Instead, managers tend to rely too much on deduction or fundamental insight. These wicked brainstorms might perhaps result in the dramatic transformation of business models or entire industries. Often they disintegrate under scrutiny. Still, adherents abound. The mainstay of solid management technique lies elsewhere.

The best organizational strategies do not rely on staggering complexity.
They do depend on well-thought out, well-executed strategies. This basic fact alone gives other organizations trouble when they try to compete head-on.
Most people fall into a rut when they try to look ahead into the future.
The average manager does not make use of more than a few years worth of history. It is easier to remember. While secular (long-term) trends may be apparent in many ways, the near-term picture gets a whole lot harder to predict. The road to the future cuts and weaves like a bad driver.
Let us use economic growth as an example. It remains pretty steady over time-on average. Yet the cycles do not confirm to any consistent pattern from day to day or year to year. Even decade to decade.

Investment in dotcom companies created billionaires overnight in the late 1990s. The trend seemed to extend as far as the eye could see. In the year 2000, forecasts of fiber optic shortages and exponential Internet growth harkened back to events that kicked off not much earlier than 1995, with the public offering of Netscape. People can get very optimistic for a while only to then get just as pessimistic. So the route to the future will meander. It will not be a straight line.
Probabilities as well as expected outcomes for individuals or organizations also need to be better understood. Take the risk/regret tradeoff.  Were the downsides associated with Bhopal, Chernobyl, Challenger, Exxon Valdez, SARS, Barings, Long Term Capital Management, Enron, WorldCom, Columbia, and so on considered to an adequate degree? The periodic regularity of such events bears out that organizations (governments as well) do not factor in enough risk to their plans. The risk associated with a strategy or decision cannot be assessed if the worst-case scenario does not get plugged into the analysis. Mr. Wizard cannot wave a wand to get you out if the worst cases become a reality and you do not have an action plan.

Organizations also struggle to truly understand cause and effect. This holds true in particular, for second order effects. A policy change at one end of the organization will cascade down and throughout the system. Senior management sets itself up for failure when it makes command decisions without consultation or consensus. Executives must understand the issues at hand in a multilayered fashion. Otherwise they set themselves up for trouble. The law of unintended consequences often comes up in the context of government activity. It also holds for business organizations and nonprofits. Senior management still too often tends to make broad pronouncements without examining second or third order effects.

The Transition to a Service Economy
The transition to a service economy will be marked by the following realities:
• Componentization of organizations will enable greater collaboration, increased specialization, modularity, and higher efficiency.
• Organizations will develop better service process measurements and crisp points of interface inside their boundaries as well as across them.
• Roughly Right measures of meaningful outputs will be employed— even if early information is imperfect—rather than a dependence on false precision and irrelevant measures.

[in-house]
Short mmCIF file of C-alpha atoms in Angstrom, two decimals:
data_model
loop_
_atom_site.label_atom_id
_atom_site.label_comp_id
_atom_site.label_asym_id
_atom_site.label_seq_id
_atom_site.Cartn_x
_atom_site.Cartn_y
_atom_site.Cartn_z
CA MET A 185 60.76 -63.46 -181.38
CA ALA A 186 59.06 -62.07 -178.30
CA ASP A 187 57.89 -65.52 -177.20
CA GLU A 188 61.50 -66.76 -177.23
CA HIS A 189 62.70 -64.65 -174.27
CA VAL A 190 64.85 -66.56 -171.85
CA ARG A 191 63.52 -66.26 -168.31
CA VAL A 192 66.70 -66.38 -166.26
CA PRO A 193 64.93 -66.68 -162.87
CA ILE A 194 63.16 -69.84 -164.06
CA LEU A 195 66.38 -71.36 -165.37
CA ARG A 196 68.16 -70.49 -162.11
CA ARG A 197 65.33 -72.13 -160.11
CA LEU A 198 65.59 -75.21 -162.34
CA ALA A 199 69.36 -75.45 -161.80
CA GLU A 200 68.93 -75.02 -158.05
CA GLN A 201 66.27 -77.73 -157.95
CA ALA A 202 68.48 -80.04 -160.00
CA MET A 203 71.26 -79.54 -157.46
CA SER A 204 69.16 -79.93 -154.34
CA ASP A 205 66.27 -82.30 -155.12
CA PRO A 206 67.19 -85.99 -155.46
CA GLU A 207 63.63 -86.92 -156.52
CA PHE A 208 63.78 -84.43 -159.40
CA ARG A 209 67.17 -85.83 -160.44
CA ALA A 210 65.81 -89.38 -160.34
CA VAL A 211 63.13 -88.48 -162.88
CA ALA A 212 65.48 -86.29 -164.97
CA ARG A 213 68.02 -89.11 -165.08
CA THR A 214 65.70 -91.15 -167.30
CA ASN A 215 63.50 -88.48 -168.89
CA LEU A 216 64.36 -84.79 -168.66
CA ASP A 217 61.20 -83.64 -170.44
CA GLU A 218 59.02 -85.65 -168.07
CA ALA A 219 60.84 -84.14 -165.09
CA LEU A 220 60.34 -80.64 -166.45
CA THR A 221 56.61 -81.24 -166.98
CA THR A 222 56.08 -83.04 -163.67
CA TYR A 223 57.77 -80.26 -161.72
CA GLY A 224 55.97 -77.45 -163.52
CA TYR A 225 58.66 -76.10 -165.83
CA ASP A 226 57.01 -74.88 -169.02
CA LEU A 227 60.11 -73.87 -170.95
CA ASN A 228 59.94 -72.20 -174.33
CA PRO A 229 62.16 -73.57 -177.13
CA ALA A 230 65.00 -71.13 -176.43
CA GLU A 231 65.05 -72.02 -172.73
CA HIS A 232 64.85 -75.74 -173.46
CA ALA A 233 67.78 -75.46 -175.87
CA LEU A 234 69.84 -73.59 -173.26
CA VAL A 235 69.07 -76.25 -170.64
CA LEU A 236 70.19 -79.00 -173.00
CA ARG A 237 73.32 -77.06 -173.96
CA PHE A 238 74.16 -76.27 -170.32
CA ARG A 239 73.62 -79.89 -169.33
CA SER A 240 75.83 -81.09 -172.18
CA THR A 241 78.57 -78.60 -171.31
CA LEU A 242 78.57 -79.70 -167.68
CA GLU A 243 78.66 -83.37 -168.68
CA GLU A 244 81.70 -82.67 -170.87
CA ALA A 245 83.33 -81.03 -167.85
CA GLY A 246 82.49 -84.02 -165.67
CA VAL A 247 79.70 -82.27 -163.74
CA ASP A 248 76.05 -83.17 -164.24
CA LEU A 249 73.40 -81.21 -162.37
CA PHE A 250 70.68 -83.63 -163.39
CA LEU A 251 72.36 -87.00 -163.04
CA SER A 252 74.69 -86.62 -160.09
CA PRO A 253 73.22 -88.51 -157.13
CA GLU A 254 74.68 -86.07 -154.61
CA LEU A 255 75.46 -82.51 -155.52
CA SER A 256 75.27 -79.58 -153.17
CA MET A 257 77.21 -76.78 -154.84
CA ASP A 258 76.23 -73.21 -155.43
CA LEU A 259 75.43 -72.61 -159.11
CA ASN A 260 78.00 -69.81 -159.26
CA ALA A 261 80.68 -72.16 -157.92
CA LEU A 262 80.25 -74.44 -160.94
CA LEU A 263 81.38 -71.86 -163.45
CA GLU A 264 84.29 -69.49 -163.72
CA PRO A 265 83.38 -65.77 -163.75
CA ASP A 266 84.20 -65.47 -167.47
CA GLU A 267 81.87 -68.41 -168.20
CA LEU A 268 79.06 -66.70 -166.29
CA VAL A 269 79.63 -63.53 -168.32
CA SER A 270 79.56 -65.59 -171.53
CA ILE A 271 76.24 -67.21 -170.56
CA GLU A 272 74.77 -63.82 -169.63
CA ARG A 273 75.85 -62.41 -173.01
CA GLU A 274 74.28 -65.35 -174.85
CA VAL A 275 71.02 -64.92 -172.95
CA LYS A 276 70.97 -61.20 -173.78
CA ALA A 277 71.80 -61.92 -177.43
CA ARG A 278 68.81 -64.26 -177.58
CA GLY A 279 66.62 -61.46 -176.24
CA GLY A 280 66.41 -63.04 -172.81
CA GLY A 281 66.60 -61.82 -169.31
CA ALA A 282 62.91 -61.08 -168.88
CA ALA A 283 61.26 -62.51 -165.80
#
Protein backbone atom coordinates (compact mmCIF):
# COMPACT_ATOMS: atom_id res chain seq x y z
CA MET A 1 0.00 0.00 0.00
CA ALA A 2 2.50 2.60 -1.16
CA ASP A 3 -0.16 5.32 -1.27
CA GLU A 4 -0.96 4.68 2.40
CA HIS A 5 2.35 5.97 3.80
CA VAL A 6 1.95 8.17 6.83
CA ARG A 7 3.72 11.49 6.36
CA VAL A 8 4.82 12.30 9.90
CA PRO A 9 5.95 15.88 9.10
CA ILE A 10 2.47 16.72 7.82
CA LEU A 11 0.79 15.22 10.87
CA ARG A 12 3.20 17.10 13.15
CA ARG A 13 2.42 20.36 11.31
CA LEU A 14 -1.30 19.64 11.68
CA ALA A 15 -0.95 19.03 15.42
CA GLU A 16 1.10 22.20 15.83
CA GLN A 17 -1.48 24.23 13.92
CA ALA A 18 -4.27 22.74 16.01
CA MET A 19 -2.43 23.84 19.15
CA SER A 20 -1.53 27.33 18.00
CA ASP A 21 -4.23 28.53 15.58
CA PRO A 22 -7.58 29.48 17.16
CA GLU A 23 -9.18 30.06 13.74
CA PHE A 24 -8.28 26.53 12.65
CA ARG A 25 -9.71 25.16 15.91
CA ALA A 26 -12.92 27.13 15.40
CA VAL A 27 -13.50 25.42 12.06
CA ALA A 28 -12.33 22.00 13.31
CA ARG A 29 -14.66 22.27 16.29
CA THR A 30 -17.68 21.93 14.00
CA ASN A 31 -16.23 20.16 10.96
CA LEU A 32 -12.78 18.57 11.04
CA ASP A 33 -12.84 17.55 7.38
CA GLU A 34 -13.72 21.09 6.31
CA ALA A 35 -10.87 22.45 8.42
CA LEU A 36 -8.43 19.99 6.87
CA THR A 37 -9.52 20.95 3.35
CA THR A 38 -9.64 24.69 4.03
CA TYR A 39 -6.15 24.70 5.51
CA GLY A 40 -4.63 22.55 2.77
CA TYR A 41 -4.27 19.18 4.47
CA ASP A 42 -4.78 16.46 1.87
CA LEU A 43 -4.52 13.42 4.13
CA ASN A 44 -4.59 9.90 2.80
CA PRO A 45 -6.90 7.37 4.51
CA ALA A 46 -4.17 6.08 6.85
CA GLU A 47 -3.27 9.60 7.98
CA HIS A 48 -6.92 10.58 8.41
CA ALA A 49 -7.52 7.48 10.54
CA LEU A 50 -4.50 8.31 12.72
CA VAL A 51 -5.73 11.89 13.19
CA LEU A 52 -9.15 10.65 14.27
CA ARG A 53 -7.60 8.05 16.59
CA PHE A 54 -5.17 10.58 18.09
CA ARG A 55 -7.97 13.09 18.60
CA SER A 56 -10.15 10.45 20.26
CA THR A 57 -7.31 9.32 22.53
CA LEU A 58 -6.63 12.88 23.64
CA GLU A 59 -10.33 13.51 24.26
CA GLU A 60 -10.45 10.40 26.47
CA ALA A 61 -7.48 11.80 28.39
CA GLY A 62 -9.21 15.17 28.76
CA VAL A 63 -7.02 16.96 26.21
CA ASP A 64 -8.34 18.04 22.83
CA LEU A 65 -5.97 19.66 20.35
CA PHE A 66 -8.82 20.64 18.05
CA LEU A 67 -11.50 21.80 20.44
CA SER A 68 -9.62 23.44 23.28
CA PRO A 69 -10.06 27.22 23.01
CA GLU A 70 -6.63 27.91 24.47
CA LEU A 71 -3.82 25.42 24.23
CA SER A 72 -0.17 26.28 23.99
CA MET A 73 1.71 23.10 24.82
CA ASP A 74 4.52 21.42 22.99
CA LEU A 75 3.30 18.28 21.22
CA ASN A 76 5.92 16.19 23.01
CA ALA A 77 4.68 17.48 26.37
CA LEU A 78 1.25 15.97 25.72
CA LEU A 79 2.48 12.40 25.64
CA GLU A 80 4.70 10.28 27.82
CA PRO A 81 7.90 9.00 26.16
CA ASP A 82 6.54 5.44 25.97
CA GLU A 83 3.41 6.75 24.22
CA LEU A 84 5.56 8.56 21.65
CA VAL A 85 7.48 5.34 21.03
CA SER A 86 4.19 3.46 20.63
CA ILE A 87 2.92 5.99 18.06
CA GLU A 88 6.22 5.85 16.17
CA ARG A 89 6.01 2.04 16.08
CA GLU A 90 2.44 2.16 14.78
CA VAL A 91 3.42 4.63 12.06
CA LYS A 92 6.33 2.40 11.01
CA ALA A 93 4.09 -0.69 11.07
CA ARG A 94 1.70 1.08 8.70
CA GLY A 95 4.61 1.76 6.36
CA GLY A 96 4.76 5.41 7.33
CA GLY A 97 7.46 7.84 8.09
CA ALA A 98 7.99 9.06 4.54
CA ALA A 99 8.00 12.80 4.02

• Improved, more robust forecasting that incorporates a variety of well- developed scenarios will hedge against the inherent difficulty in predicting the future.
• Greater rigor will be required of executive judgment based on a thoughtful understanding of the issues at hand and an unflinching willingness to acknowledge hard realities.
• Increased accountability of senior managers, executives, and board members for long-term, sustainable performance of the organization will also be required. Greater organizational transparency will help ensure that no more Enrons will be allowed.
• Dysfunctional behaviors at all levels of organization, such as information hoarding and empire building will be exposed for the snake oil they are. Management will be focused on outputs, process interfaces, and clear rules of engagement.
• Management will come to terms with the inseparability of people, services, information/knowledge, and transaction costs.
• Structured, systematic approaches that make full use of information will be the price of admission to the management ranks in medium and large organizations.
• All managers will have to be well-versed with information technology, even those outside of traditional IT departments.
• Markets and outsourcing will impose a steady erosion of regulatory burdens as well as internal monopolies that now cause organizations to operate in an inefficient and uncompetitive manner.

In the end, organizational efficiency will have to compare itself to the market. The charter for all management will be to challenge itself as well as the organization against the discipline of the market at all levels, in all areas, with regard to all functions. The organization cannot afford submarket performance anywhere, if a chain is as strong as its weakest link. Those classified as overhead will come under particular scrutiny. Service functions will be compelled to become more efficient. This will be a growth industry in the new economy.

This means that manufacturing will not be the engine of job growth in the future. It will remain important to society for its outputs just as agriculture has. The next phase of economic development in the leading economies will be focused on people, service, information, and transaction costs. These components will take many forms. They may serve as an input to manufacturing products. They can be products in their own right. They may fuel the growth of nascent industries that have information-laden components like biotechnology. Less obvious, will be the service industries that drive the manufacture of computers, paper, printers, CDs, etc.

The information, service, and intellectual property components provide increased proportions of the value. So it remains essential that managers understand this transition. Effective management of services must ensure that multifaceted plans, combined with consequential measurement mechanisms, remain integral to the refinement of these abstract outputs. The ser- vice economy cannot be managed like the manufacturing dominated economy. More sophisticated metrics will be the price of admission.
Management will struggle with these issues. Yet they will be overcome.
The apt analogy continues to be the efforts by competent managers in the first half of the twentieth century. They reconciled the implications of unprecedented scale that came with mass industrialization. Service industry managers will reconcile the fungible nature of information.
The process is underway even now. Insightful leaders realize that the disciplined management of service outputs will determine organizational performance.